Good news all around for the Mets this week. The Madoff suit settled, Terry Collins hasn’t blown a gasket at anyone and now Johan Santana has turned in a nice start against the defending World Series champs.
Santana held the Cardinals to one run in six innings and struck out six, didn’t walk anyone, and used just 68 pitches in six innings against a regular season-worthy Cardinals’ lineup. His velocity was off, but hell, results are results, no matter how crazy we all want to fixate on velocity. he had not been striking out a lot of guys so far this spring, so his K total today was a good sign.
There were some noises last week that Santana may pitch on Opening Day. Even if he doesn’t, the fact that he’s going six innings and pitching effectively now, when just a few weeks ago there was every reason to think he would start the season on the DL, is pretty great news.
One team has punched its ticket to the Fall Classic. Two teams are looking to join them, with the Dodgers carrying the distinct advantage. Los Angeles needs only a split in the final two games of the NLCS while Milwaukee needing to win both games at home. Doable? Absolutely. But to do it, the Brewers are going to have to wake up their sleepy bats.
NLCS Game 6
Dodgers vs. Brewers
Ballpark: Miller Park
Time: 8:39 PM Eastern
Pitchers: Hyun-Jin Ryu vs Wade Miley
The Dodgers will give the ball to left-hander Hyun-Jin Ryu, who tossed seven shutout innings in Game 1 of the NLDS but allowed two runs and tossed 72 pitches, failing to get out of the fifth inning, in Game 2 against Milwaukee. Even if he again turns in a short outing Dave Roberts should feel pretty confident, however, as the Dodgers’ bullpen — considered a question mark coming into this series — has allowed only three runs in in 21 and two-thirds innings of work.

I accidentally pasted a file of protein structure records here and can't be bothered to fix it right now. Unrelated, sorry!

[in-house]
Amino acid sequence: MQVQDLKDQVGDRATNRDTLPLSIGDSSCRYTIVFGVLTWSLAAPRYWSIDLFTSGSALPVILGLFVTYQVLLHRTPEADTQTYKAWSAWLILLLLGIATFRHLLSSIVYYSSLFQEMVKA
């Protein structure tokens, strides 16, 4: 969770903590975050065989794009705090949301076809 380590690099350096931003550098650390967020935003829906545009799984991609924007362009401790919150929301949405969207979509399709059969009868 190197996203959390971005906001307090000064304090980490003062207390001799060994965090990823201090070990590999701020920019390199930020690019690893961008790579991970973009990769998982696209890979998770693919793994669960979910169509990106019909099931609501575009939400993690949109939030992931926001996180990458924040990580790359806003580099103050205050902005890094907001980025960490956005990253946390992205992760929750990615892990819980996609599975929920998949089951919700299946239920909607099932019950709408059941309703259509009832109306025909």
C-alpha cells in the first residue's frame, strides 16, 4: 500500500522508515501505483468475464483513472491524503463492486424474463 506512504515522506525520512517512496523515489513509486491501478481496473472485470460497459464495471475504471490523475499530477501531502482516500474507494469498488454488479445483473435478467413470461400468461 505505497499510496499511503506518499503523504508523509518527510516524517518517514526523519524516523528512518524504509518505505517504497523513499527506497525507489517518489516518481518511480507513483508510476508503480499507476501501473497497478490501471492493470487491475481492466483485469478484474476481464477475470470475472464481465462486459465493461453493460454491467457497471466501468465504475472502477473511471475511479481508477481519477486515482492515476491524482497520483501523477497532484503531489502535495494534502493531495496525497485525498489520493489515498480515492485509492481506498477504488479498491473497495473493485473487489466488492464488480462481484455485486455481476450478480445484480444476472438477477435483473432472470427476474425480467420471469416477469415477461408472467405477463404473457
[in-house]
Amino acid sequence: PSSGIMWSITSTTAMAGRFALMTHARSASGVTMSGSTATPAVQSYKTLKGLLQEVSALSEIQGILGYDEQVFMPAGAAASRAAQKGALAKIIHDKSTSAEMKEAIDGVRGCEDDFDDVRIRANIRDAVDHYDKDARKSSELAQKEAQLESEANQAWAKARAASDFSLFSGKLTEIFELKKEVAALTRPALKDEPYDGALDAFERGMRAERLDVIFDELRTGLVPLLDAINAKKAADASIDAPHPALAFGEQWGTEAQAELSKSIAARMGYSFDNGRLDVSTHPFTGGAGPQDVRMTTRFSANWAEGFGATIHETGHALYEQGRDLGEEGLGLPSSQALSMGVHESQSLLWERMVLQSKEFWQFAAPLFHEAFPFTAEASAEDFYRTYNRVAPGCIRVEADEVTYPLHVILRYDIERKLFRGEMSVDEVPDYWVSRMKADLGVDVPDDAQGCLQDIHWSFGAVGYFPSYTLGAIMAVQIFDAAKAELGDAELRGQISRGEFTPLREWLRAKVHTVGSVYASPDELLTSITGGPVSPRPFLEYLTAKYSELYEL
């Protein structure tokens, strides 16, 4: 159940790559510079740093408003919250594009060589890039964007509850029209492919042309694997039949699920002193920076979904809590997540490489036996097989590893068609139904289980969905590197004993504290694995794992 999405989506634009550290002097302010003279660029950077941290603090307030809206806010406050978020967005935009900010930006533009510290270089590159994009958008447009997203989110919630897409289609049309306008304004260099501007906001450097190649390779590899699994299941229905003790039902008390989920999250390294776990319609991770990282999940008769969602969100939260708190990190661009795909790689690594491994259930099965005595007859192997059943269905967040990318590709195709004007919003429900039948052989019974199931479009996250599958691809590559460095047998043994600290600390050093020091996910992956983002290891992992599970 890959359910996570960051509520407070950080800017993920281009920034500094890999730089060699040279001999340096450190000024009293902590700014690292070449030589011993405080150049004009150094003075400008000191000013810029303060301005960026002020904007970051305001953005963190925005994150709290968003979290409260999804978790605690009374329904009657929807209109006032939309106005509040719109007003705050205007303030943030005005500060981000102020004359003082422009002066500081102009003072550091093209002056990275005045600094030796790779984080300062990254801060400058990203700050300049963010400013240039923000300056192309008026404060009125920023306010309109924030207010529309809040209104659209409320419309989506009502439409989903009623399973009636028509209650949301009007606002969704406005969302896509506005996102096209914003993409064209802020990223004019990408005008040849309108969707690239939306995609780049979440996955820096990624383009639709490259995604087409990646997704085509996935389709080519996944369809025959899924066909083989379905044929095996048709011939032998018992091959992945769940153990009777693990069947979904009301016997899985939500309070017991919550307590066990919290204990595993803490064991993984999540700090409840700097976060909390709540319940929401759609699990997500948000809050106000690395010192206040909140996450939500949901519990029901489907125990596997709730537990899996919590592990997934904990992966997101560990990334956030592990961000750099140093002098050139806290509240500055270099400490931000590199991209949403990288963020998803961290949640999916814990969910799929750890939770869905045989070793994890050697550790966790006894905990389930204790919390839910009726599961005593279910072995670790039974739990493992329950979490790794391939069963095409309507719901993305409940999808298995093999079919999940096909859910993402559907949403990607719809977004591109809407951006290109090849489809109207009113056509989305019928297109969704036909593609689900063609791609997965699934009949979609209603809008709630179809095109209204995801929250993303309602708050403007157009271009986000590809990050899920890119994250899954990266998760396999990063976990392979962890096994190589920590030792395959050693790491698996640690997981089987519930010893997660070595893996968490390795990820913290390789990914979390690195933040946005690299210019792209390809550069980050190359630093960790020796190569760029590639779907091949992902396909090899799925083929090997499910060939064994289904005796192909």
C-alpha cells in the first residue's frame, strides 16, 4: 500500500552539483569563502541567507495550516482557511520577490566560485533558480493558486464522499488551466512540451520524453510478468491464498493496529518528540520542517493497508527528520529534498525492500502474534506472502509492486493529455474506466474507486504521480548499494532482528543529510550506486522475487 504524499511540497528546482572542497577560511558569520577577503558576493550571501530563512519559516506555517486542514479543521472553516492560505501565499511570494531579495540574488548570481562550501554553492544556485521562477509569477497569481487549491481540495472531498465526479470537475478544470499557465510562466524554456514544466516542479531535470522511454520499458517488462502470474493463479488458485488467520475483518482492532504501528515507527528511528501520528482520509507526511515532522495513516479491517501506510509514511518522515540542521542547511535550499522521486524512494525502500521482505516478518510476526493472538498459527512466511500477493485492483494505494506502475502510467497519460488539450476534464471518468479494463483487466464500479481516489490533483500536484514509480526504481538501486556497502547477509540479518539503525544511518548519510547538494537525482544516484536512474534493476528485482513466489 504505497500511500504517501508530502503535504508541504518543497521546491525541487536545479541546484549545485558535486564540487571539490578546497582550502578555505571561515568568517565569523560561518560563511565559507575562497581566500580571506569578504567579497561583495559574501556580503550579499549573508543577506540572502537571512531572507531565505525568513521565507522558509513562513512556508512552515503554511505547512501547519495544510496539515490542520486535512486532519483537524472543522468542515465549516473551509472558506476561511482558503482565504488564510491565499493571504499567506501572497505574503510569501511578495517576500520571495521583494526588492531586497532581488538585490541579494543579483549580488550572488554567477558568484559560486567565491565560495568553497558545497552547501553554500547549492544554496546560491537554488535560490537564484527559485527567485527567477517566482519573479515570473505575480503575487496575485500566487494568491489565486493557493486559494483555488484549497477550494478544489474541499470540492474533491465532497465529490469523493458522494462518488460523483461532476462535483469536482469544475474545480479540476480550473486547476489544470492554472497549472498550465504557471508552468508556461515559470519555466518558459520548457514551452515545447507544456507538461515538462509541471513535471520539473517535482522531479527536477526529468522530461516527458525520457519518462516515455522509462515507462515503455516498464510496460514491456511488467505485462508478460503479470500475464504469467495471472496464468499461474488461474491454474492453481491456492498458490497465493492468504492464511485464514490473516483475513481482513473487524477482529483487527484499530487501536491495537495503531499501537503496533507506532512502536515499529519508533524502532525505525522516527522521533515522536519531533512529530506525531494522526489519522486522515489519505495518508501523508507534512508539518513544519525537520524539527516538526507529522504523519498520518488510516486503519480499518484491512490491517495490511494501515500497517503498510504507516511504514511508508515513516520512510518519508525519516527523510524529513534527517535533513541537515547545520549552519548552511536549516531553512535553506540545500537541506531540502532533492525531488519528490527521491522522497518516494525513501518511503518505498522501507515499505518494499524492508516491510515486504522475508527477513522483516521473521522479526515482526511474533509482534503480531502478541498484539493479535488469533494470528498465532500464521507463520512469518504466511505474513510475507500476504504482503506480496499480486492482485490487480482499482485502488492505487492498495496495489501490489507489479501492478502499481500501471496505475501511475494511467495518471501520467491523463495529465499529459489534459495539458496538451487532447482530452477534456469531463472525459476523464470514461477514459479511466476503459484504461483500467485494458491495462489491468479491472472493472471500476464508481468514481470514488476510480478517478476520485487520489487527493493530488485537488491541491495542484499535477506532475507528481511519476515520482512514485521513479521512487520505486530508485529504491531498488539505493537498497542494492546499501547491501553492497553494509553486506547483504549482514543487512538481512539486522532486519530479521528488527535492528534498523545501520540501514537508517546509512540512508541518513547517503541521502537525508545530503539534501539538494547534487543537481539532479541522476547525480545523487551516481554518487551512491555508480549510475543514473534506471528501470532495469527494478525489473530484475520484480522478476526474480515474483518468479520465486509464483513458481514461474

For Milwaukee it’s once again Wade Miley, who was the Game 5 “starter,” but who pitched to only one batter. I suppose it’s possible that Craig Counsell will burn him like that again, but it seems more likely that Miley will actually pitch in this game rather than be used as a decoy.
As I noted the other day, though, the Brewers’ pitching gamesmanship has not really been a factor in this series. The real problem for them has been their offense. They’ve scored only 16 runs in five games while batting .219. That’s actually identical to the Dodgers’ run total and average overall, but L.A. has been better at distributing that meager offense. Milwaukee has been cold at the worst times, too, going 5-for-35 with runners in scoring position in the series, including one for their last 11. If that doesn’t change, their season ends tonight.